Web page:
|Month||Number of weekly excess deaths by age group|
Figure 2. Weekly deaths in Canada, by age group, both sexes, 2020 and 2015 to 2019
Notes: Data presented for years 2015 to 2019 is the average weekly number of deaths combined for this five-year period.
Source: Statistics Canada. Table 13-10-0768-01 Weekly death counts, by age group and sex.Footnote 3 Data accessed April 16, 2021.
Figure 2: Text description
|Month||Number of weekly death by age group and year(s)|
|<65: 2015-2019||<65: 2020||65+: 2015-2019||65+: 2020|
Comorbidity and excess mortality
Like older age, comorbidity has contributed to excess mortality during the pandemic.Footnote 4
Comorbidity, often defined as the simultaneous presence of more than one disease in an individual, is known to be associated with poorer health outcomes, challenging disease management, and increased health utilization and costs.Footnote 7 In Canada, 73% of Canadians aged 65 years and older reported having one or more of 10 common chronic diseasesFootnote c.Footnote 8
Approximately 90% of COVID-19 related deaths that occurred between March and July 2020 occurred among individuals with pre-existing chronic conditions.Footnote 9
Dementia (including Alzheimer disease) was the most common comorbidity listed with COVID-19 on the death certificates of individuals aged 65 years and over.Footnote 9 Other common comorbidities included pneumonia, hypertensive diseases and ischemic heart disease.Footnote 9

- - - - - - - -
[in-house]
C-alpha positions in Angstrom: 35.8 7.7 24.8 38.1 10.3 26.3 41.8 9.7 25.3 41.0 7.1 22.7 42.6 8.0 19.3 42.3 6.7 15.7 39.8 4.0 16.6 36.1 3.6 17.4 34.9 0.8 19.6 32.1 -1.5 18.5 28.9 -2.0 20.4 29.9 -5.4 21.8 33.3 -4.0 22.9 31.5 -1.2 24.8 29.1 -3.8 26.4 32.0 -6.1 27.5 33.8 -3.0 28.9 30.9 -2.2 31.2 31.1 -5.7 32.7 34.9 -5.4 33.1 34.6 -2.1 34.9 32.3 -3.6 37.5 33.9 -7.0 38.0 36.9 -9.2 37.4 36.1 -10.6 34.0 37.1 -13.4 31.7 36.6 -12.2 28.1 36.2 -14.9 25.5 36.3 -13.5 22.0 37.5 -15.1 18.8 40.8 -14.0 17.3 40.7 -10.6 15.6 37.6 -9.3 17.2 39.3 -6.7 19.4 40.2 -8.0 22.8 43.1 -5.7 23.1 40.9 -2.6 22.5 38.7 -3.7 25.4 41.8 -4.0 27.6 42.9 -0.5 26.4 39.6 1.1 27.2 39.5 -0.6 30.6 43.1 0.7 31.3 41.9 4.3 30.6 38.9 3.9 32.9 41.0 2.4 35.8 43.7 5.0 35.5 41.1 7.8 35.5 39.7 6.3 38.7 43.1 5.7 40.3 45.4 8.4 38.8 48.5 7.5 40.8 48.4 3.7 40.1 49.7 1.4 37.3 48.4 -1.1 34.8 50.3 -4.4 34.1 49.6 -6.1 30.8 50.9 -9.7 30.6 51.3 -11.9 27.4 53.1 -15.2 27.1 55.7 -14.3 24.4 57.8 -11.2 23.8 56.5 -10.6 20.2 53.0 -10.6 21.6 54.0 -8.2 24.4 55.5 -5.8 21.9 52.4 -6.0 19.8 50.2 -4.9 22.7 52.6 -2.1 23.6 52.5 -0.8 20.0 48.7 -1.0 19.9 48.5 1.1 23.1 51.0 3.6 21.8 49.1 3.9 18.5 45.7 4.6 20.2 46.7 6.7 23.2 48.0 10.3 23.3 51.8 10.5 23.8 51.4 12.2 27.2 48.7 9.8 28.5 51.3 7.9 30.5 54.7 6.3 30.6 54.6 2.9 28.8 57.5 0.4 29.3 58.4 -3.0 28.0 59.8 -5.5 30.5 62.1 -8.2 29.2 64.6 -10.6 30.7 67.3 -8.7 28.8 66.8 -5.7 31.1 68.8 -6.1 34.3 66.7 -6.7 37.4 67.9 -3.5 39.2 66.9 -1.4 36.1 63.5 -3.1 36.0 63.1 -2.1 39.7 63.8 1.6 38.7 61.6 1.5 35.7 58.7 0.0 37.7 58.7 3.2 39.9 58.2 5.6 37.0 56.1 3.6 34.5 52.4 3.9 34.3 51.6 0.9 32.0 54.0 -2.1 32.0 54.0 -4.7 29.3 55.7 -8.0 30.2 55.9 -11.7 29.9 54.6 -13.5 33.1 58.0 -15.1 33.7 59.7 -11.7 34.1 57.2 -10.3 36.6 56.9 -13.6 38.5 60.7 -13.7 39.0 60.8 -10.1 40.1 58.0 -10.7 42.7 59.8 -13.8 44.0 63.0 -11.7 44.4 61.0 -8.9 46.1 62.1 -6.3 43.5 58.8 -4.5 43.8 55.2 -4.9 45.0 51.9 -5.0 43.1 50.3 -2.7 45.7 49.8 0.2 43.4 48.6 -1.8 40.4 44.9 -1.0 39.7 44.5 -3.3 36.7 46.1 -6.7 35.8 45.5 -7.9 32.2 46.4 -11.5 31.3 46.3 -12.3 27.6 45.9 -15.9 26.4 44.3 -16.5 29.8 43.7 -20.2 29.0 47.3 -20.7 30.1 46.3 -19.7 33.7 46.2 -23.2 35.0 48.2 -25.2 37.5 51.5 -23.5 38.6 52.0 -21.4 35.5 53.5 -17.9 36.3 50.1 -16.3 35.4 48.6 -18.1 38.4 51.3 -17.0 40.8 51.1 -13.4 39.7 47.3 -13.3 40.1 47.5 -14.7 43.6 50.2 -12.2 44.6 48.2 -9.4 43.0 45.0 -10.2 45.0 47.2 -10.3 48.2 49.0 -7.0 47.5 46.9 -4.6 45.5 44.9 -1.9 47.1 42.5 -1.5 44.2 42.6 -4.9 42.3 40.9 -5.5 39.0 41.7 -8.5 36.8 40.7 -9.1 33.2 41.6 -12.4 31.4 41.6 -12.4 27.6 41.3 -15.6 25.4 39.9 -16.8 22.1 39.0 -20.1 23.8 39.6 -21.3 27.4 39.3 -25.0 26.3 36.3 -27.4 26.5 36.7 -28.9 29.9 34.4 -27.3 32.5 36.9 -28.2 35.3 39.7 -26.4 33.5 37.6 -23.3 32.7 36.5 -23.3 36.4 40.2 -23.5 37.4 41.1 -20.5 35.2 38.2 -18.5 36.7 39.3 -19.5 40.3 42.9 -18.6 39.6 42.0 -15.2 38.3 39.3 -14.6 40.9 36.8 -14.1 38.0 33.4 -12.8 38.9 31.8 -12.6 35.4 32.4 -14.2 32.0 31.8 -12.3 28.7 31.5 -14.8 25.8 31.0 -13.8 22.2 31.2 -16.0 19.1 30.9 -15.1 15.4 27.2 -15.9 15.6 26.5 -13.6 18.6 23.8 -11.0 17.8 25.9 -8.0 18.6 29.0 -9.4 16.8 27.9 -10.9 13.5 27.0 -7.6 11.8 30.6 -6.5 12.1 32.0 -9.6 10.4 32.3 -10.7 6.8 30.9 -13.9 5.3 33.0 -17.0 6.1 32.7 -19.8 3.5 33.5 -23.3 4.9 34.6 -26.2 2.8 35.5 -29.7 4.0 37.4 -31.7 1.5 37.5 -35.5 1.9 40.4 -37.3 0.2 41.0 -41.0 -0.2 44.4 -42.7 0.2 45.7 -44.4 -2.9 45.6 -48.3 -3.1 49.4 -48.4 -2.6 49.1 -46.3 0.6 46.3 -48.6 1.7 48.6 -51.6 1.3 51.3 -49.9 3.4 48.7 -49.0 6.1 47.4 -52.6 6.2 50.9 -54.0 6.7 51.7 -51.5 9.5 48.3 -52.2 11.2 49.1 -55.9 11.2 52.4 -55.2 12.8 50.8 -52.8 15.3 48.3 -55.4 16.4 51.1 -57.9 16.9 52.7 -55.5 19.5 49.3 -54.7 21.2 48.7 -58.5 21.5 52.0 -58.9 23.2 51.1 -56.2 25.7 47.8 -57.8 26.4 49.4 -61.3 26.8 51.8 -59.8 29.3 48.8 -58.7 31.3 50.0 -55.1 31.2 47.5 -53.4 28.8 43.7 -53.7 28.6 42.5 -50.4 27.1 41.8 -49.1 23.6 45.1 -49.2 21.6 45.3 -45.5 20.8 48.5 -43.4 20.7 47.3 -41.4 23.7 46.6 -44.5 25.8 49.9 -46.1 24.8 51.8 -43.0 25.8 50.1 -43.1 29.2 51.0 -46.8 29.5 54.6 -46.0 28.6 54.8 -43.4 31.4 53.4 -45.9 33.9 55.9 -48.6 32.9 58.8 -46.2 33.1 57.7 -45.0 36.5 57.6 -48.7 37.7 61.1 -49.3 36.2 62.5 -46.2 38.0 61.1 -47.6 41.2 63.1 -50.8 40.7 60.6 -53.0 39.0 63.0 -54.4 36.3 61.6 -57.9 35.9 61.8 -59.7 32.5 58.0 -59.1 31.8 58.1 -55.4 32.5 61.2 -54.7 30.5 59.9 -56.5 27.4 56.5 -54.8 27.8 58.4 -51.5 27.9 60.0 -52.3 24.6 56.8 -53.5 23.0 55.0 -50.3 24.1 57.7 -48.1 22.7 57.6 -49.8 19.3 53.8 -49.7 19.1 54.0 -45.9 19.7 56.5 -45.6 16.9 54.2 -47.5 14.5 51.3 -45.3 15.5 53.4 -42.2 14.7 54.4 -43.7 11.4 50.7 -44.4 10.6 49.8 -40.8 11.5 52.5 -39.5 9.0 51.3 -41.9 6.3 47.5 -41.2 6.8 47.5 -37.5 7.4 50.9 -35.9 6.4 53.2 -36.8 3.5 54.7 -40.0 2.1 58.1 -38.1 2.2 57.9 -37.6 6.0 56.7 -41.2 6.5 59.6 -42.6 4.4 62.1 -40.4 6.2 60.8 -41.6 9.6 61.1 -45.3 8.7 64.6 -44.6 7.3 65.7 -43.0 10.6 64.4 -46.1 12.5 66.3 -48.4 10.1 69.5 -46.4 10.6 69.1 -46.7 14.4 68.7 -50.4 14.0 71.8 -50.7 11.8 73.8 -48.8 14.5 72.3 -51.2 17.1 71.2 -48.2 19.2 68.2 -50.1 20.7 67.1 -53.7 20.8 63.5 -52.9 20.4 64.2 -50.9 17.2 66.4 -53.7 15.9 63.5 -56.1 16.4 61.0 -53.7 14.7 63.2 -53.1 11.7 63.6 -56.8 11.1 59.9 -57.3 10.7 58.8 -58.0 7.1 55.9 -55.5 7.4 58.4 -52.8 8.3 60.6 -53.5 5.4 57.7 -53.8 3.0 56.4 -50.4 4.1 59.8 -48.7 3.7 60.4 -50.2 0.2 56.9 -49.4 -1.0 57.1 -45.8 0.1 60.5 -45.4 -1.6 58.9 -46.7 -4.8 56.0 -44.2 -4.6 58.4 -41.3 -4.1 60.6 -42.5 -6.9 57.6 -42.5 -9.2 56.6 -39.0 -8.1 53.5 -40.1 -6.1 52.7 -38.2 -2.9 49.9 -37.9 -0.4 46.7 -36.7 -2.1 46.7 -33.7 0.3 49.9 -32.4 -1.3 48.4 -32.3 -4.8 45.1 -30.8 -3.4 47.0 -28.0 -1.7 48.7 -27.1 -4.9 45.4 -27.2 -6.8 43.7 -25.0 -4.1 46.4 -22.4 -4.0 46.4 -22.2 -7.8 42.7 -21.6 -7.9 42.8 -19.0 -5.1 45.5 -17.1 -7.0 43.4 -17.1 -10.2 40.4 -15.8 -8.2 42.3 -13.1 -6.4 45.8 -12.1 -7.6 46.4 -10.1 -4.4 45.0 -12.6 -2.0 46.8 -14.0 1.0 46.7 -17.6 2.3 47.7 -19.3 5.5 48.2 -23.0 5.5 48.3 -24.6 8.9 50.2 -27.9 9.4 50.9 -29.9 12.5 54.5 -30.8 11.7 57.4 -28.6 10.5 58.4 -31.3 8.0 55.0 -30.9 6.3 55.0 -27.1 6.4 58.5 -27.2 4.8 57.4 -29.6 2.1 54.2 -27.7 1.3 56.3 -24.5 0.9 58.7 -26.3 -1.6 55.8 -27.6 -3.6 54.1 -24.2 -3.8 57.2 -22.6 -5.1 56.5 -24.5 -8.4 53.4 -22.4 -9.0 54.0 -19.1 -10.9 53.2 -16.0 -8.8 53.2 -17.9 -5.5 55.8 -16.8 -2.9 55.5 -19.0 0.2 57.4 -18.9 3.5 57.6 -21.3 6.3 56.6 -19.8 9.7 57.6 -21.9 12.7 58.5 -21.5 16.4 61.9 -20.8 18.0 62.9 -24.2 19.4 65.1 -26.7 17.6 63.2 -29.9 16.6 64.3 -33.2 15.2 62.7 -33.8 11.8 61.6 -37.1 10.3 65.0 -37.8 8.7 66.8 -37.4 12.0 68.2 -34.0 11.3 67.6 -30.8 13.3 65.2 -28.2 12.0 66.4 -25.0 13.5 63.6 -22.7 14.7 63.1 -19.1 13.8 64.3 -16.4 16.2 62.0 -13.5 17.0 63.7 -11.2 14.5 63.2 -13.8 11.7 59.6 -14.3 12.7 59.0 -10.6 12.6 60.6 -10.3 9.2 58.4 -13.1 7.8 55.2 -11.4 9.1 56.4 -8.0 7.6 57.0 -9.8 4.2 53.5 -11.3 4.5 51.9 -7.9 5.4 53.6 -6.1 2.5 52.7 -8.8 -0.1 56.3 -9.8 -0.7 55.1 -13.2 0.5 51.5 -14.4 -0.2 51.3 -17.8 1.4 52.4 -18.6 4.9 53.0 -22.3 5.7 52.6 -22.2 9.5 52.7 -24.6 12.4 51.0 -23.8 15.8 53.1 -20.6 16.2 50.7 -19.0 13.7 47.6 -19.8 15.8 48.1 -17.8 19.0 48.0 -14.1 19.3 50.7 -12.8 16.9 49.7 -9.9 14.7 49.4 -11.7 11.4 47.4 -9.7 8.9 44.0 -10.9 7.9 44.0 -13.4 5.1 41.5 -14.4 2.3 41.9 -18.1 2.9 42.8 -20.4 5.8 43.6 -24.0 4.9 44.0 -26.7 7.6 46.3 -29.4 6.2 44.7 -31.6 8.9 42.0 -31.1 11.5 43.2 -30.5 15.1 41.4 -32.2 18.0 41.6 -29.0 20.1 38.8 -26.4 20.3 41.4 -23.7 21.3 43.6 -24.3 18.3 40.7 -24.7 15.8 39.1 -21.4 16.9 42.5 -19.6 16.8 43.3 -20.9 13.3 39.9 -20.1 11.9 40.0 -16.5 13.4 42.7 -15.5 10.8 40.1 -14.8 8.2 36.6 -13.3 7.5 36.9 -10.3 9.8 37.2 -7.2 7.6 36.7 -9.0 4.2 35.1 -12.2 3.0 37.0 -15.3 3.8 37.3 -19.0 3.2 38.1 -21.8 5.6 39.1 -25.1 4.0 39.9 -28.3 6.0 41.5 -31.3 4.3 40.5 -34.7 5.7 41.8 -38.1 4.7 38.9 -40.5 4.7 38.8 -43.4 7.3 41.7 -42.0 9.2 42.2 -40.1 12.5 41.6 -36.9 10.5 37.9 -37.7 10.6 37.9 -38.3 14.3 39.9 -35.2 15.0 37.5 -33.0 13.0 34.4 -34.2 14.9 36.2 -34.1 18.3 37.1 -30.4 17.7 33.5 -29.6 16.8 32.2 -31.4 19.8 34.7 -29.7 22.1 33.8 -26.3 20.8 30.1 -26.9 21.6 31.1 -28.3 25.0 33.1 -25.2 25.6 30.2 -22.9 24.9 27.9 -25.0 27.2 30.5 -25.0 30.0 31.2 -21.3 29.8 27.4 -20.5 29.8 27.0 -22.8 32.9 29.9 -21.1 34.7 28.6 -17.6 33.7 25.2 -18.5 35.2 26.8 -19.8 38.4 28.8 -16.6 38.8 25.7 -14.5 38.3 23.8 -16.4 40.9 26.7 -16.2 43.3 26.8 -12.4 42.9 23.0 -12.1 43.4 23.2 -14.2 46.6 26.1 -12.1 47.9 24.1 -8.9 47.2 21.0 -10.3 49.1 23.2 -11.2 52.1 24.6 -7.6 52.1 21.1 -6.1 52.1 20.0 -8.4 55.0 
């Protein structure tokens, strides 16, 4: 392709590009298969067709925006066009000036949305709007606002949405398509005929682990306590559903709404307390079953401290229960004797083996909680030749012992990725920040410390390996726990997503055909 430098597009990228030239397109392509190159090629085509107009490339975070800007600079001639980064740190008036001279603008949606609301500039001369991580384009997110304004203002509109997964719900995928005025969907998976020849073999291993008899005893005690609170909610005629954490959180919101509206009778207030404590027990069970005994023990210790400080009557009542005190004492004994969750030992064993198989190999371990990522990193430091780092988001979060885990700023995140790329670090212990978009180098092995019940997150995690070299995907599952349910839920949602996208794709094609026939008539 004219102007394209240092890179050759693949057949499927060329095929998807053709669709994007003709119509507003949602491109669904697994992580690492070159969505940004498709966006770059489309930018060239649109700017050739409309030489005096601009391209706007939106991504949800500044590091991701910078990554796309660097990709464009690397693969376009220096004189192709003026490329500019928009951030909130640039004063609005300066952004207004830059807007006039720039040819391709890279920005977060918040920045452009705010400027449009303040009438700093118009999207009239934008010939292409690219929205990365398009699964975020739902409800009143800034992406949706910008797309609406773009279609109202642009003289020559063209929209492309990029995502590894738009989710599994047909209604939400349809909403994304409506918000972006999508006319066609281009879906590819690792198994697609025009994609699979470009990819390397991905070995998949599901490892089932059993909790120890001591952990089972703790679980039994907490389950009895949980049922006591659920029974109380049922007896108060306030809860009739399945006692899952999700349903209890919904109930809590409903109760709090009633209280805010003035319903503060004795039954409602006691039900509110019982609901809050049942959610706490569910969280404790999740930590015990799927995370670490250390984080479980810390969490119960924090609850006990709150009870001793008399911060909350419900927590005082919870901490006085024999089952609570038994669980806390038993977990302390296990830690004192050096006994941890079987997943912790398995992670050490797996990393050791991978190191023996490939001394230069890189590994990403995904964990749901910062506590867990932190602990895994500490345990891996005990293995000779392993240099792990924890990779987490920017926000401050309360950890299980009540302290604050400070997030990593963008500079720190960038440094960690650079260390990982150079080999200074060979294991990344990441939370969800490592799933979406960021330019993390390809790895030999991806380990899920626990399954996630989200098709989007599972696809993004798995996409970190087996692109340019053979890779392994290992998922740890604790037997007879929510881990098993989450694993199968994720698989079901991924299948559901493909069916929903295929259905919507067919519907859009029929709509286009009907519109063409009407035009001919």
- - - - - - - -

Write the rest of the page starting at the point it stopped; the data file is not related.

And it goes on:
More specifically, 45% of Canadians aged 85 years and over who died from COVID-19 between March and December of 2020 had dementia or Alzheimer disease.Footnote 9 However, more than 80% of COVID-19 deaths occurred in long-term care, a setting in which the age profile is older and dementia is common.Footnote 10
In 2020, an estimated 16,333 excess deaths occurred (observed deaths: 309,912; expected deaths: 293,579) among Canadians.Footnote 2 Of the deaths among Canadians aged 65 years and older occurring during this period, 14,140 were coded to COVID-19, representing 87% of all excess deaths.Footnote 6 In addition, approximately 90% of COVID-19 related deaths among seniors 65 years and older occurred among individuals with pre-existing chronic conditions, with dementia as the most prevalent comorbidity.Footnote 10
Older age and presence of chronic diseases have contributed to excess mortality during the COVID-19 pandemic. The number of COVID-19 attributed deaths do not account for all excess mortality during this period; therefore, other factors such as delays in seeking and accessing treatment and worsening of the overdose crisis have also likely contributed to the excess mortality.Footnote 1Footnote 11Footnote 12
Canada's older population continues to grow rapidly, which increases the number of people living with multiple chronic conditions. These comorbidities are associated with poor health outcomes, which often leads to complex health care management. Surveillance of chronic diseases and comorbidities will continue to be an important focus for public health, both during and after the pandemic.
To learn more about aging and chronic diseases in Canada, read the Aging and Chronic Diseases: A profile of Canadian seniors report.
To access Canadian chronic disease data, visit the Canadian Chronic Disease Surveillance System Data Tool.
- Footnote a
These estimates are an early indication of excess mortality related to the impact of COVID-19 and should be interpreted with caution. Data presented in this fact sheet (accessed on April 16, 2021) are provisional and will change with time.